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Is Sculptra Safe in Skilled Hands?

I have seen several plastic surgeons.They feel that sculptra is best for me. I have hollowing of my temples & volume loss in cheeks. The drs have both never had any problems w/sculptra. They say that problems only arise when its not administered properly. Could my body have a reaction to it anyway?

Doctor Answers (7)

Should you be wary of possible reactions with Sculptra?

+1

How Sculptra works might help you feel more comfortable with choosing it for your volume loss and temple depressions.

Sculptra is delivered to the physician as micro fine powder in a sealed vial. The powder is primarily poly-L-lactic-acid (PLLA),  the same material as dissolvable sutures. The powder is carefully reconstituted with sterile water for injection.

Once the PLLA is injected, your body will respond to its presence by manufacturing new collagen.  This reaction is the desired effect. The new collagen provides the volumizing correction, not the PLLA itself. Because the PLLA eventually breaks down,  once it is gone, your body stops the collagen generation process, but your own collagen remains until it goes through its own natural life cycle.

Sculptra is generally  injected over a series of treatments about 3 to 4 weeks apart. As your body responds with new collagen during that time span, this gives the physician a continued opportunity to place the product in exact locations to provide the desired contours and volume...almost as if you were sculpting by laying down new collagen sheets.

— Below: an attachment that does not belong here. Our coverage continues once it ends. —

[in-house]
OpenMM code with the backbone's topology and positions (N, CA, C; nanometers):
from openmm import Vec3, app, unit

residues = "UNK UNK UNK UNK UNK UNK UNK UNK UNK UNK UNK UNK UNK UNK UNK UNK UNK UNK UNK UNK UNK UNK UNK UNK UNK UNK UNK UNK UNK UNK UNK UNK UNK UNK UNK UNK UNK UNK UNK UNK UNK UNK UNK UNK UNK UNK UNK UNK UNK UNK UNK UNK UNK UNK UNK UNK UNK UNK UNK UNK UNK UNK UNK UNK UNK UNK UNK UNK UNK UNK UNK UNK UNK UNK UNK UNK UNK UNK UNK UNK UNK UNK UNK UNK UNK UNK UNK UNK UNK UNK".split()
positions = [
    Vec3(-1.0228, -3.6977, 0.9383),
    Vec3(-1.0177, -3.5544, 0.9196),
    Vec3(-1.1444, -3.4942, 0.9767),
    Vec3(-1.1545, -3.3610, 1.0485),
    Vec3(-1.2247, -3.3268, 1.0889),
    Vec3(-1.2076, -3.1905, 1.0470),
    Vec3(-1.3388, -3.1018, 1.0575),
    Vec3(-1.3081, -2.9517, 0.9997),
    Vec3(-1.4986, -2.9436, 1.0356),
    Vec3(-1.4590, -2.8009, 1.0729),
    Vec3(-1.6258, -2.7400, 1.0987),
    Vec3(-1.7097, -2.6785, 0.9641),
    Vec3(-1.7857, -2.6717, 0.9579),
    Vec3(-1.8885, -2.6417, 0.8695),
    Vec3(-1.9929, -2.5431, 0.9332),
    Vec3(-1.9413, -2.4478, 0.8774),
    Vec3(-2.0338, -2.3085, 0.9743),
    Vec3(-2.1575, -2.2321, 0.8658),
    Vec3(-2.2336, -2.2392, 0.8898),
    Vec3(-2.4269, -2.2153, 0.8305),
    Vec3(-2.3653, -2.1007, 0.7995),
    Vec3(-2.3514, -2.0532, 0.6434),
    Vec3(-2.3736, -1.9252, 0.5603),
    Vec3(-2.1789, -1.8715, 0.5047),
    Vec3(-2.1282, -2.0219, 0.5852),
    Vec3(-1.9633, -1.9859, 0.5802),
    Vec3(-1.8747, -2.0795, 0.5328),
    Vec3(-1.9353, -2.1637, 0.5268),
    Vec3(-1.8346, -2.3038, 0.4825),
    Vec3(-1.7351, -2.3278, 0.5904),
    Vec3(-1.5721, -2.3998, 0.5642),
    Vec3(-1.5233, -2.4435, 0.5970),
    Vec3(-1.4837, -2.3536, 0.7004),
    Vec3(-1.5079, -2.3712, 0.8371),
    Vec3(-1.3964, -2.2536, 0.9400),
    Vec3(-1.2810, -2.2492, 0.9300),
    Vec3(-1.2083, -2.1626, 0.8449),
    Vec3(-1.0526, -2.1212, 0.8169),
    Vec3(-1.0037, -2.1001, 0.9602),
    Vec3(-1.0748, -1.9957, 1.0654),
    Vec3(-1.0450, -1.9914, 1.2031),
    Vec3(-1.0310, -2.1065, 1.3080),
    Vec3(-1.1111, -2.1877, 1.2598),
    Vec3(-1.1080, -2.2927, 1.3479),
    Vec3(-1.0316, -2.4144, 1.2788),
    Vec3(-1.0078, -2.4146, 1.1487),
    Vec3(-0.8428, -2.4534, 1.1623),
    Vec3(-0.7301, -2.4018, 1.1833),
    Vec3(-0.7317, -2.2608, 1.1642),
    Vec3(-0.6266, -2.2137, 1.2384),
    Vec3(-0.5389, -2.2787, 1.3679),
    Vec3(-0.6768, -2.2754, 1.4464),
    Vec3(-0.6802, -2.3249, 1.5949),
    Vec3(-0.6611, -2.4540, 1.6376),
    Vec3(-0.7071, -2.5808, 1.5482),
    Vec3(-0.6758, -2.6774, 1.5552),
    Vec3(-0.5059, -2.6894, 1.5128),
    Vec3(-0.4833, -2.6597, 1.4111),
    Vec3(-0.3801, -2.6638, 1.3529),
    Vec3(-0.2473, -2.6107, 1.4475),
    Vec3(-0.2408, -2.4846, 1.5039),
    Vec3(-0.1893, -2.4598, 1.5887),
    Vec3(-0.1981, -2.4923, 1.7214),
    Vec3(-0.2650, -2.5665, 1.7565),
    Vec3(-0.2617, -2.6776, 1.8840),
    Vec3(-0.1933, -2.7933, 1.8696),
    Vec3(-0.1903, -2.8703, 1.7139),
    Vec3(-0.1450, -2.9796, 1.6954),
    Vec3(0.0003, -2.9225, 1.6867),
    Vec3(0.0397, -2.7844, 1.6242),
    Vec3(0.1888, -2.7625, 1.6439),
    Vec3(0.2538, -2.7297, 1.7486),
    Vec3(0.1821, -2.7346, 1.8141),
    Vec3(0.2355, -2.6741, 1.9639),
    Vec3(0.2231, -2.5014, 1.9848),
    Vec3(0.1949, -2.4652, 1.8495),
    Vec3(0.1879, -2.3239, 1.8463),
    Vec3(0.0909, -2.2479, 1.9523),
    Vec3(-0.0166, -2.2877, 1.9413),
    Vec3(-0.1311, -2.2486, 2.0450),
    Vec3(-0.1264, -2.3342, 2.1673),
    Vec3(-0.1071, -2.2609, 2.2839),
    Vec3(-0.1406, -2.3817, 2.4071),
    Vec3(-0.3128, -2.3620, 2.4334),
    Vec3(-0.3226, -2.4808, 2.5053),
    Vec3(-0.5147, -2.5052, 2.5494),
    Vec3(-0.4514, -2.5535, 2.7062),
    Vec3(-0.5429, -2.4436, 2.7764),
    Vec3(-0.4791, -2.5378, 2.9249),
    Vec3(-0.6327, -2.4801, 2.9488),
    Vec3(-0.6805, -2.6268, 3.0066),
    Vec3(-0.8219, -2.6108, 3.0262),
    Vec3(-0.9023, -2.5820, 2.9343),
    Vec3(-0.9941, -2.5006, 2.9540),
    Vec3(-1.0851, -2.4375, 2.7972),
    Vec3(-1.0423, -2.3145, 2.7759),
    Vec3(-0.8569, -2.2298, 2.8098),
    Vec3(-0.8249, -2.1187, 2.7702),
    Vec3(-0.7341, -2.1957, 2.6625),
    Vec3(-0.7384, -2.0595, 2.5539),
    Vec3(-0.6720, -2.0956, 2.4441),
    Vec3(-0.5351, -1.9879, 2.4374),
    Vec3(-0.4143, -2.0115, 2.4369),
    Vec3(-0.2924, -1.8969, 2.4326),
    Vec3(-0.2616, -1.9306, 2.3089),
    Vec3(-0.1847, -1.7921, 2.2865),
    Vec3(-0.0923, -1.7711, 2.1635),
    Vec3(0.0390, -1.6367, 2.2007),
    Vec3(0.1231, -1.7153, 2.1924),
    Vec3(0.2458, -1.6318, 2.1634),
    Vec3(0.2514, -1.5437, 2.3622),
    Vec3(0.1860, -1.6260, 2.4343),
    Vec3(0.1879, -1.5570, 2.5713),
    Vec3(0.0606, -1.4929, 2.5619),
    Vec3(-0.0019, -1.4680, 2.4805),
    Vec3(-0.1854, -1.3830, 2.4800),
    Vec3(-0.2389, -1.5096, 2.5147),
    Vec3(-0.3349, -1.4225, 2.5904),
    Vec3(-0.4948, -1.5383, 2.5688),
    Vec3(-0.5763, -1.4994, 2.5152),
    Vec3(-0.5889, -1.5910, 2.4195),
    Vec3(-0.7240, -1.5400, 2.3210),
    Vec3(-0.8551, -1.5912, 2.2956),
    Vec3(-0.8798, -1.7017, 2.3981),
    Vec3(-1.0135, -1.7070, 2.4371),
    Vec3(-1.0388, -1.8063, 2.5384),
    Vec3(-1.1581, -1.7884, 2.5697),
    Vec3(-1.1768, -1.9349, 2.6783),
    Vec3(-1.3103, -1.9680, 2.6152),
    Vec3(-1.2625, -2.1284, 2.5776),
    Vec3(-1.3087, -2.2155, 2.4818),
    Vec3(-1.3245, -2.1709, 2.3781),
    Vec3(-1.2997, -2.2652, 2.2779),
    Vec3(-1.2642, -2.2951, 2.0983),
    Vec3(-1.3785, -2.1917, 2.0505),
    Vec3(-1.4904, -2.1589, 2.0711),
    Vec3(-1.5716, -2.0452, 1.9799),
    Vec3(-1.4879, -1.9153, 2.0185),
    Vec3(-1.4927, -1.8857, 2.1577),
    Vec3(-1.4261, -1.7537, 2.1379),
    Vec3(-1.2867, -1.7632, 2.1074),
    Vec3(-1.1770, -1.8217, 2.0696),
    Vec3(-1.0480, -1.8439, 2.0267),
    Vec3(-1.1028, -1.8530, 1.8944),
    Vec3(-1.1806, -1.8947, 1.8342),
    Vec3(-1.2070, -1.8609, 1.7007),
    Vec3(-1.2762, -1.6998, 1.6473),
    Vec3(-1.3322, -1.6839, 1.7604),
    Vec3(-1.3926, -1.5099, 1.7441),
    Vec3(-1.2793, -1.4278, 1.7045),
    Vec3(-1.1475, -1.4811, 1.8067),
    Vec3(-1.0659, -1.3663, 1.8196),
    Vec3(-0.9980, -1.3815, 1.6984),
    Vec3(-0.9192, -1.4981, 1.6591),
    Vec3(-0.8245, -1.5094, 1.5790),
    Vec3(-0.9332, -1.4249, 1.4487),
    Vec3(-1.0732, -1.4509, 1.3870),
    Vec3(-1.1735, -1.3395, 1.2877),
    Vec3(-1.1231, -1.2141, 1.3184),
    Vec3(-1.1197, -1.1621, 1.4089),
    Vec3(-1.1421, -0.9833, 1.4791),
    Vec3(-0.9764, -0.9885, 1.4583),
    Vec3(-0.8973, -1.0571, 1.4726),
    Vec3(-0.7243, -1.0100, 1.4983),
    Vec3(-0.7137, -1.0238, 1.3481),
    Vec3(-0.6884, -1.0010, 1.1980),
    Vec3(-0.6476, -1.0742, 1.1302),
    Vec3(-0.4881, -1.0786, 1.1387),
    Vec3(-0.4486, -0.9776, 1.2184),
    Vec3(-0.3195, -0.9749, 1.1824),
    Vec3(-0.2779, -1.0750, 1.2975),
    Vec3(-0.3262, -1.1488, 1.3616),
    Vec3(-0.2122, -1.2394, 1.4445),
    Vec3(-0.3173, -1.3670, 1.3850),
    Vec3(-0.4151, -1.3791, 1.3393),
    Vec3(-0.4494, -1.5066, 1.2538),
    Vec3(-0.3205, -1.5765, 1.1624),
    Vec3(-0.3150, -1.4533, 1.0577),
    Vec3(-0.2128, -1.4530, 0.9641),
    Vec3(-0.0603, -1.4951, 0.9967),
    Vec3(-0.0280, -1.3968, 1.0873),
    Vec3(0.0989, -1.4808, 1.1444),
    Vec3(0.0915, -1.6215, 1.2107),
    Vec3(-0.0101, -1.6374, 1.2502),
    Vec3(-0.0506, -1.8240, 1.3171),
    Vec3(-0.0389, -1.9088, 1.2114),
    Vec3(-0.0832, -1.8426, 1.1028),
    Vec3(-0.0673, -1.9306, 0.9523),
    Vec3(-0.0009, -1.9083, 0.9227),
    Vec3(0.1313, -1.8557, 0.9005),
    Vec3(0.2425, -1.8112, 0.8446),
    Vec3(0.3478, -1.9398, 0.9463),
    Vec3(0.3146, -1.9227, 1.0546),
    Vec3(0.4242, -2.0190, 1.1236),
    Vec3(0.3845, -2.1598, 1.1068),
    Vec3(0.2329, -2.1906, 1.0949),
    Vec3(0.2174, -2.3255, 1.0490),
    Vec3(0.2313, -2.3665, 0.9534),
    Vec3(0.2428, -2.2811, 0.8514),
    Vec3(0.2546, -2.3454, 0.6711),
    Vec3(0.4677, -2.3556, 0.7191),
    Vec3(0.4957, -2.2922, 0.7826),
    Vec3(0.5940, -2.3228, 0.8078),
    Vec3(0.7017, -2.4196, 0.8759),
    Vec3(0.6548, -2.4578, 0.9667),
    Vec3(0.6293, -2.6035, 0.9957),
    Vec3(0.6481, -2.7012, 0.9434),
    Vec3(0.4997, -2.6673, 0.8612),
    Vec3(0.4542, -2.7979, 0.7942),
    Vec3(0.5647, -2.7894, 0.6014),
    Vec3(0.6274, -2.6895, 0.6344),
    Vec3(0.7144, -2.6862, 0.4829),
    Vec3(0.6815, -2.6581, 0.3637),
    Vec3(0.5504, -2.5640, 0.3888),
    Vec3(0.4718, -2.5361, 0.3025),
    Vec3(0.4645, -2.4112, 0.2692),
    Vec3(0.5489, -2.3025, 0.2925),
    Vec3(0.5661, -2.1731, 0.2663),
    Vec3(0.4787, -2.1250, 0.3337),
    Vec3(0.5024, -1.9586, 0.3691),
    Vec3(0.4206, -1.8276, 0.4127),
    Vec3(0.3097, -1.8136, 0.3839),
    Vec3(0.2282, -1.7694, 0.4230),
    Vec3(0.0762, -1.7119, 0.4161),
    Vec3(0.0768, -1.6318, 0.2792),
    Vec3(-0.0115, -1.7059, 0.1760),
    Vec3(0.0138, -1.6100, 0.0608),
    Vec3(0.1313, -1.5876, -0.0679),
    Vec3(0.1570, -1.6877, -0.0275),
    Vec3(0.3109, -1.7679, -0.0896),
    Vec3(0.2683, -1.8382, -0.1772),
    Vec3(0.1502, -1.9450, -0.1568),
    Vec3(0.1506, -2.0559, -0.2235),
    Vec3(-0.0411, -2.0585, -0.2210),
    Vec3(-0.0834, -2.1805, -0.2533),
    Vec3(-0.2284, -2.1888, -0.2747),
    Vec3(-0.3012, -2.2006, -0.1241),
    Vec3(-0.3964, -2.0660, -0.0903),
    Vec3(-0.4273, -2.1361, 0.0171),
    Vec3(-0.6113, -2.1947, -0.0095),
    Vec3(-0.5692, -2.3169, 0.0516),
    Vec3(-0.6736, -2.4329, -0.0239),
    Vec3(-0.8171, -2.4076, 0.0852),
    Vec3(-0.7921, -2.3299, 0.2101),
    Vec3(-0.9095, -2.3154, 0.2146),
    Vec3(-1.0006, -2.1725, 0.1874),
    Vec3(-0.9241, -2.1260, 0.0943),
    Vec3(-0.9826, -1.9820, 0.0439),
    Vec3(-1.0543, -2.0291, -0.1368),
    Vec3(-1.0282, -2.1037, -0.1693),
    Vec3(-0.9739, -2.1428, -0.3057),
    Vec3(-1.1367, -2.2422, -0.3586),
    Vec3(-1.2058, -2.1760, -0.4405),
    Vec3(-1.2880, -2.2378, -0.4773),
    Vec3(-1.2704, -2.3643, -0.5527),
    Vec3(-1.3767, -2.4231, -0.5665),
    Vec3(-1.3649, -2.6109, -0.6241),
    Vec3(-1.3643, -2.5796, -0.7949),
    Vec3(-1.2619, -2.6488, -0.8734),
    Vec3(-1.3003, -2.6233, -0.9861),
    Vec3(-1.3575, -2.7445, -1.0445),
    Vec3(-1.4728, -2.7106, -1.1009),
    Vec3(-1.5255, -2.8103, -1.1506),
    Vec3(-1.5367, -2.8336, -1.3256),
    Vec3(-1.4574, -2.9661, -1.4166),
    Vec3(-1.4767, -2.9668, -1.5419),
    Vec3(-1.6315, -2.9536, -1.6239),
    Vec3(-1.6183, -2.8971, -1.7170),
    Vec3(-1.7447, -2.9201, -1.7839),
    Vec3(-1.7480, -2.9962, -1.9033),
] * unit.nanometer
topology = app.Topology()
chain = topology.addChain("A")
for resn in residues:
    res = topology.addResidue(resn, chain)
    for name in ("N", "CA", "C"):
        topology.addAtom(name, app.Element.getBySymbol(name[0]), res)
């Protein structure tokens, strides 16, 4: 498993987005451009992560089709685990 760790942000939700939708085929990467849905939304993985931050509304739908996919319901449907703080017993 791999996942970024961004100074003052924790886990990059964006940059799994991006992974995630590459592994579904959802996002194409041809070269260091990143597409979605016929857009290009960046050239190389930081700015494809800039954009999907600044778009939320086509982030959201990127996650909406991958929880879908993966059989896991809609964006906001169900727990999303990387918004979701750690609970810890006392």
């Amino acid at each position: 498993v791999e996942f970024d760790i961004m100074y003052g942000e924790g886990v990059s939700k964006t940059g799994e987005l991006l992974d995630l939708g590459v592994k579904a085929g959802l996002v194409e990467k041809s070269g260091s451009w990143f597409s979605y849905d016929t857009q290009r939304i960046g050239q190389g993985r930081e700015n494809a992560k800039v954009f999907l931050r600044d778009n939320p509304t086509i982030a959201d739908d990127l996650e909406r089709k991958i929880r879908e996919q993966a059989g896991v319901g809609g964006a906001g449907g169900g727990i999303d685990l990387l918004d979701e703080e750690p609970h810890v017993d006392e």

As to potential negative reactions: In some cases patients with thin skin can have small nodules that usually are not seen, but may be felt. This is more common in patients with very thin skin. Provider-caused problems can stem from an incorrect injection technique, incorrect product reconstitution or placement in areas that are better served with hyaluronic gel fillers.

Sculptra should not be used in the lips or areas where there is potential for muscle action to “clump” product, which can result in nodules or papules.

Who should not use Sculptra?

If you have a hypersensitivity to poly-L-lactic acid (PLLA), carboxymethylcellulose (USP) or non-pyrogenic mannitol (USP) , it is recommended that you not use Sculptra. Also if you have a tendency toward keloid scarring or hypertrophic scarring, it is not recommended.

Injection technique and experience is important. The Sculptra Aesthetic website provides a listing of physicians with varying levels of product use and levels of training.

Web reference: http://rebeccafitzgeraldmd.com/sculptra.html

Los Angeles Dermatologist
4.0 out of 5 stars 17 reviews

Sculptra is safe and gives great results

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Any product or procedure is really only as good as the person doing it....so it is always in your best interest to choose your provider wisely.  Sculptra can be great for volumizing the cheeks and temples.  It doesn't provide the instant (or near instant) gratification that some other fillers do but if you are patient with the process and know in advance that you should expect to do 2, 3 or sometimes even 4 procedures and are willing to wait it out, then Sculptra is a great answer. The techniques for reconstituting and injecting Sculptra have changed dramatically since we first started using it...the results are better and the side effects fewer.